In all the columns - one from the north, one from the West Country, two from Wales - tremendous spirit has built up. But it is in the contingents from the Welsh mountains and valleys that anger is smouldering most dangerously. Their contempt for Michael Foster, the MP for Worcester, who is bringing in a Private Member's Bill to ban hunting with hounds, is not easy to describe.
When the first Welsh march left Machynlleth on 27 June, there occurred an unnerving incident. One of the leaders, David Jones, had just been interviewed for television about what would happen if hunting were banned. He replied instantly that the first victim would be the red kite, recently reintroduced to central Wales at enormous expense. Farmers, he explained, would seek to protect their lambs by poisoning foxes with strychnine; the kites, being carrion-eaters, would pick up baits and be exterminated in short order.
A few minutes later the column headed out of town, over a cattle grid on to the common. Suddenly a single red kite appeared, out to the marchers' right. With the hair on their necks standing up, they watched the bird dive in at them and fly the length of the contingent, barely 30ft off, with its head turned sideways as it surveyed the 250 walkers. Then it lifted away like a fighter aircraft and was gone.
Never in his life had David Jones known anything like it. He describes that inexplicable visitation as the weirdest sight he has ever seen. However, when I joined the marchers at Kington in Herefordshire on Monday morning, it struck me that the kite's slightly sinister fly-past epitomised the undercurrent of menace in the advance on London.
On the surface, all was good humour and enthusiasm. Boisterous jokes ricocheted up and down the column; the walkers courteously made way for traffic and extended greetings to every onlooker they passed. Yet many of them were harbouring black thoughts in their hearts, for they bitterly resent being pressured by an urban majority who understand nothing of their way of life, and rumours of civil disobedience were on many lips.
"People try to accuse us of cruelty," said Richard Williams, who farms and hunts (on foot) around Snowdon, where he is master of the Eryri hounds. "They're very well-meaning people, I dare say. But what are they talking about? My family has farmed here for 400 years. If we'd been cruel to animals, we'd never have survived this long in our business."
The point made by many is that in mountains and conifer forests there is no viable alternative to hunting with hounds. Nobody knows this better than David Jones, a fine-looking man of 54 who has been kennel huntsman of the David Davies pack, based on Llandinam in central Wales, for 24 seasons.
Last season his hounds killed 156 foxes, many of them in response to emergency calls from farmers whose lambs were being taken. One man had lost 37 lambs, one woman 22; her neighbour had lost 12 in three nights.
When Mr Jones goes out on a lambing call, he arrives at break of dawn, while the dew is holding scent down. By then the fox and his kill may be two or three hours away, but because the hounds are "deep-scented", they can follow the drag of the night-line. "In the end they'll put him up - and you know for sure you've got the right one."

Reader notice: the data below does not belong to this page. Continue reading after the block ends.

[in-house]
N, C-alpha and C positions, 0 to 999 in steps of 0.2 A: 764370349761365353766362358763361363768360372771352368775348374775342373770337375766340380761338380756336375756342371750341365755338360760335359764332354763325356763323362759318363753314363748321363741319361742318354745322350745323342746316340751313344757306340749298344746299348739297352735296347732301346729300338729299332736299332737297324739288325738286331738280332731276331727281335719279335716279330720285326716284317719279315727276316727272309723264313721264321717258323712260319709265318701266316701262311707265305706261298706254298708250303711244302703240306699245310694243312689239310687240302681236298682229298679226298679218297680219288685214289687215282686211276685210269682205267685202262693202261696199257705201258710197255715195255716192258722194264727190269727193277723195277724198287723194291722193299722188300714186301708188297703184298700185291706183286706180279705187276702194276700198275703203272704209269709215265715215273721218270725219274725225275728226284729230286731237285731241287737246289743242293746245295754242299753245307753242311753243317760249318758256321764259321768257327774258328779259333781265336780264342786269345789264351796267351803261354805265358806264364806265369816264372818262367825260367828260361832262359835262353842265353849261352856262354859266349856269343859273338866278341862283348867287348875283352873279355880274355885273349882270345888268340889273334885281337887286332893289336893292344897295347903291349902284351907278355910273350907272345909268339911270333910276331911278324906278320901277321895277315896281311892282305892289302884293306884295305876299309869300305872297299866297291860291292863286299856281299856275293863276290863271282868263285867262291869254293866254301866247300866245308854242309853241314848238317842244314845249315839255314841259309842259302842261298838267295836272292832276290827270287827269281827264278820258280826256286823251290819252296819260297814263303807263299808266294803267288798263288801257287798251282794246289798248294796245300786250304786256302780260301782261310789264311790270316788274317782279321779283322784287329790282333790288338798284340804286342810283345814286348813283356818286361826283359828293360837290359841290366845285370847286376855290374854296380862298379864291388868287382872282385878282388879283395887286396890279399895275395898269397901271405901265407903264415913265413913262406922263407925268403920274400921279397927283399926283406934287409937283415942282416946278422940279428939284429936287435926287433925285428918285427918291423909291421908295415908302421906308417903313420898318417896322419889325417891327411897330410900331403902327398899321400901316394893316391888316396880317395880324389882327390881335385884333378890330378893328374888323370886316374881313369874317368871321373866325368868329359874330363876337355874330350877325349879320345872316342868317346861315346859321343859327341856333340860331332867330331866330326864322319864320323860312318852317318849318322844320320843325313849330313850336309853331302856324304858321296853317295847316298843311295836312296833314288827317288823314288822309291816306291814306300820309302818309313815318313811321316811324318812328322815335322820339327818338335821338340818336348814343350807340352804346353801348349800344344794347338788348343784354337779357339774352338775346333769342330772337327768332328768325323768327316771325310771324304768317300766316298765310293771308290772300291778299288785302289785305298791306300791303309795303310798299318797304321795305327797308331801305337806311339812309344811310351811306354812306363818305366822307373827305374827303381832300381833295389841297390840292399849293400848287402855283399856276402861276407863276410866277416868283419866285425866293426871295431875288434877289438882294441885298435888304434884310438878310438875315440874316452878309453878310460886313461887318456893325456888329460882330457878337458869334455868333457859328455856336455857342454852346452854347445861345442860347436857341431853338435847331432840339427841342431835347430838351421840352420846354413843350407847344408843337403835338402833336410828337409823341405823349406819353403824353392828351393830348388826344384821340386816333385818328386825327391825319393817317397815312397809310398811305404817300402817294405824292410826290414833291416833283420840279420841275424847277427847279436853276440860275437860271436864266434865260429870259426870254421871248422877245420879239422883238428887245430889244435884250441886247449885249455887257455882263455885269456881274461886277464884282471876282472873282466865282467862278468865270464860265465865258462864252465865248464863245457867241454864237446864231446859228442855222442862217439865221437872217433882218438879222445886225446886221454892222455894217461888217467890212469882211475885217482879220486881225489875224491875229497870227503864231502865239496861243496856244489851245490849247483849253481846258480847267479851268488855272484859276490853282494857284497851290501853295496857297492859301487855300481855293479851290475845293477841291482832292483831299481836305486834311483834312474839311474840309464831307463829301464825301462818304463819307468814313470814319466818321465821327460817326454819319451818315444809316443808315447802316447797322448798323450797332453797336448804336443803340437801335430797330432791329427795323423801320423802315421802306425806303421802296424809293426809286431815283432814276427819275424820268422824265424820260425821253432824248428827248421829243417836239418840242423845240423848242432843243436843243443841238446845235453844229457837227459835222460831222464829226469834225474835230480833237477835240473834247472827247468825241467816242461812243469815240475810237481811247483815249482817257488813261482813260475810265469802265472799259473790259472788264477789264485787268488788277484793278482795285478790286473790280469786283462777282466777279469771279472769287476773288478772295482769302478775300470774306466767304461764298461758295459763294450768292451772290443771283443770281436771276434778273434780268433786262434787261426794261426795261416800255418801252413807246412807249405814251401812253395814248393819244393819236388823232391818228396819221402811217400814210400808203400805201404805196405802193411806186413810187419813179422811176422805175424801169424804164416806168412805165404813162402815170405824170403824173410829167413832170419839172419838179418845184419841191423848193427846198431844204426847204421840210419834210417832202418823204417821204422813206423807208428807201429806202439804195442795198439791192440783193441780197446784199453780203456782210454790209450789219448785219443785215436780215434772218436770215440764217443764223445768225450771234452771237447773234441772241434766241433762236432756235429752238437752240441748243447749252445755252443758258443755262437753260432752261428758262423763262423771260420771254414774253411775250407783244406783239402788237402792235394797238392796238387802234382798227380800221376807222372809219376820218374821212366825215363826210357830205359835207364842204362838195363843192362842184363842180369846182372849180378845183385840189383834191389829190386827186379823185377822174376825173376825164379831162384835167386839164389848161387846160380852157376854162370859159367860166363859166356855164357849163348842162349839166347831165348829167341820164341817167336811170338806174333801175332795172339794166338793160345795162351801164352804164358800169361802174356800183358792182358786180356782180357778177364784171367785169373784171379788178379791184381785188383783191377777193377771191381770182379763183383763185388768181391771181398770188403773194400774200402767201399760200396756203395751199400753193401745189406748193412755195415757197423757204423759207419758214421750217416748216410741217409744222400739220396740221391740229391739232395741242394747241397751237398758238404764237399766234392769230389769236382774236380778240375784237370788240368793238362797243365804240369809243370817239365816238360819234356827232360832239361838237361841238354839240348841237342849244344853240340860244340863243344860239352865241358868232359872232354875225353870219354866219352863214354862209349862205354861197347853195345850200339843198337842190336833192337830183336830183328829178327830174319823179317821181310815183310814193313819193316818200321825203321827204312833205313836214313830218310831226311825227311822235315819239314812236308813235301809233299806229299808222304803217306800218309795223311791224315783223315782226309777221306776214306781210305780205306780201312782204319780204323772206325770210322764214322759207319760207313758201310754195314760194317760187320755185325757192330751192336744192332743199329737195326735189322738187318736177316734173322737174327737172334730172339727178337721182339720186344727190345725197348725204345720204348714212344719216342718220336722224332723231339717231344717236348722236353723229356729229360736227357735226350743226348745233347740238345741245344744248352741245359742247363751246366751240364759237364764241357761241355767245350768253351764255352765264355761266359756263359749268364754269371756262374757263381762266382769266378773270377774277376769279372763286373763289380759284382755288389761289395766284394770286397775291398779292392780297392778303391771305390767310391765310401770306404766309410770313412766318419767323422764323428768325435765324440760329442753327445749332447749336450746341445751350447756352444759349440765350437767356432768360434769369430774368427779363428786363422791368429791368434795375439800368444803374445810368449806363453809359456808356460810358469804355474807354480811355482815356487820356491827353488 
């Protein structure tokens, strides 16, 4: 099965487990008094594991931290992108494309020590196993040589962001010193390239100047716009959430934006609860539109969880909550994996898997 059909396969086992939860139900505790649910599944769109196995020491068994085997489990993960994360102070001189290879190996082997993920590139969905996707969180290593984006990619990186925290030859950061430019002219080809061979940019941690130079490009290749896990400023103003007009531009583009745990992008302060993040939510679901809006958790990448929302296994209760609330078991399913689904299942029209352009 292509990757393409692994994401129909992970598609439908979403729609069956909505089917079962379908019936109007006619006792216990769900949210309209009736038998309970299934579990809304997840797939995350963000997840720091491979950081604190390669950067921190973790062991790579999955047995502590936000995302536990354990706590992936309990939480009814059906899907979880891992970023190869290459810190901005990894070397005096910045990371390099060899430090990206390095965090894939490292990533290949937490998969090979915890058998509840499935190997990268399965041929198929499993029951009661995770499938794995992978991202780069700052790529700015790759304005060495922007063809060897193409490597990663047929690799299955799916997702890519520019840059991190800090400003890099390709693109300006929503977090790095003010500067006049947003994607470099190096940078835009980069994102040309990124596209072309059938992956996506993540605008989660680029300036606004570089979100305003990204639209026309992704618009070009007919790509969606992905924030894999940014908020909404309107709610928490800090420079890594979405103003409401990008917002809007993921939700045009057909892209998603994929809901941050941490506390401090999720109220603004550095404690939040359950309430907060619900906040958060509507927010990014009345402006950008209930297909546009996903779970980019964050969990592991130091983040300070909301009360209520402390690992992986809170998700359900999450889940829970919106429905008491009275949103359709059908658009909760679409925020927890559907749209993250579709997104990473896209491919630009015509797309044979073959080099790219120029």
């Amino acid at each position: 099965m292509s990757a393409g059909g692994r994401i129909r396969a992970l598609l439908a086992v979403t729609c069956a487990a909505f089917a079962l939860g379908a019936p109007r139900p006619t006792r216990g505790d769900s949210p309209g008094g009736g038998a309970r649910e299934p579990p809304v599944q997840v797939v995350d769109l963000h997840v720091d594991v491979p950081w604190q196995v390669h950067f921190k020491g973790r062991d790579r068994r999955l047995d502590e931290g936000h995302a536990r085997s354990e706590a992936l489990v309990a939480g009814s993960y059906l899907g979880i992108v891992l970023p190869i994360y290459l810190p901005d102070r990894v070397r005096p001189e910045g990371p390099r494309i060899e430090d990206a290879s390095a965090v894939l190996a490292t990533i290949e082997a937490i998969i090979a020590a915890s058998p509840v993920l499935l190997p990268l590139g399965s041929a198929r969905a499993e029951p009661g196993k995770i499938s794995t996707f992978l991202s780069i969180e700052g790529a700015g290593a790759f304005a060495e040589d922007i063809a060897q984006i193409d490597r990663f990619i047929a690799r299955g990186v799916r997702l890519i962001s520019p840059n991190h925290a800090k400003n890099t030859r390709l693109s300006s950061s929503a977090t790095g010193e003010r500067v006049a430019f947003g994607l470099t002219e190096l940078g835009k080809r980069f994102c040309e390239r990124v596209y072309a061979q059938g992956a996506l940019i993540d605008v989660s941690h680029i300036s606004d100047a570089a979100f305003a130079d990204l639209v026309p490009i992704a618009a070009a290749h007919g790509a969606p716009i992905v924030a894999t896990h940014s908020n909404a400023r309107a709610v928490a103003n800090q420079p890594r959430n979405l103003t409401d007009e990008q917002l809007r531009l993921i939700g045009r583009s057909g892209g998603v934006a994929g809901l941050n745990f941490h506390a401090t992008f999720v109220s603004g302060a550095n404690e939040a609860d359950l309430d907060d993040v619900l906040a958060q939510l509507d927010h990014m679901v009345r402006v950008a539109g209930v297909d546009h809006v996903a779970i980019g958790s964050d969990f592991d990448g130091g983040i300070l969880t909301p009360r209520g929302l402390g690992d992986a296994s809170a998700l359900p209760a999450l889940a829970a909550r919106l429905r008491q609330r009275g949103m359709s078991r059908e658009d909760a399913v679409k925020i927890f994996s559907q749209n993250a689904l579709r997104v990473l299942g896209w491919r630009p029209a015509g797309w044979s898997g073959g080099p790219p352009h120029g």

What vexes Mr Jones particularly is the fact that "none of these politicians has the slightest interest in the fox. He's thrived for all these years because of hunting. If they take hunting away, he'll virtually disappear." The scenario he paints is the same as that of Mr Williams: farmers will be out with guns, snares and poison; victims will include kites, buzzards, badgers and stray dogs.
Wildlife apart, several marchers emphasised that hunting is one the few remaining factors that knit rural communities together. "The hunt and the football club are the two things that keep the village going," said Hugh Thomas, who works in the dairy trade. With local schools and cottage hospitals closing, bus services run down and railways defunct, people cling fiercely to what they have left. It is a measure of the gulf between country and city that of 50-odd people from the village of Caersws who are going to Hyde Park by coach, 20 have never been to London.
"You want to know why I'm walking?" demanded one man aggressively. "My father fought a world war for freedom of choice. That's why."
At lunchtime on Monday we came through orchards and water-meadows to a 17th-century mill, half-timbered in black and white, which stood beside the river Arrow at a point where the stream tumbled noisily over a weir. In this dream-like setting the owners had laid on a splendid spread for the 33 core marchers, with drinks and snacks for 100-odd hangers-on.
No scene could have been more idyllic. Yet under the peace I could still feel the tension of the men and women who have given up substantial amounts of time and money to walk to London, 20 and more miles a day, for what they believe in.
I dare say the marchers themselves will never resort to violence; but out in the hills to the west there are plenty of fiery devils eager to block roads, set light to forestry plantations and blow up the dams and pipes that supply England with water.
"You're going to see problems," one man assured me. "It's too late. Michael Foster's done it. He's the man responsible for an awful lot of things that are going to happen. If the Government carries on the way it's going, it'll create a second Ulster."Reuse content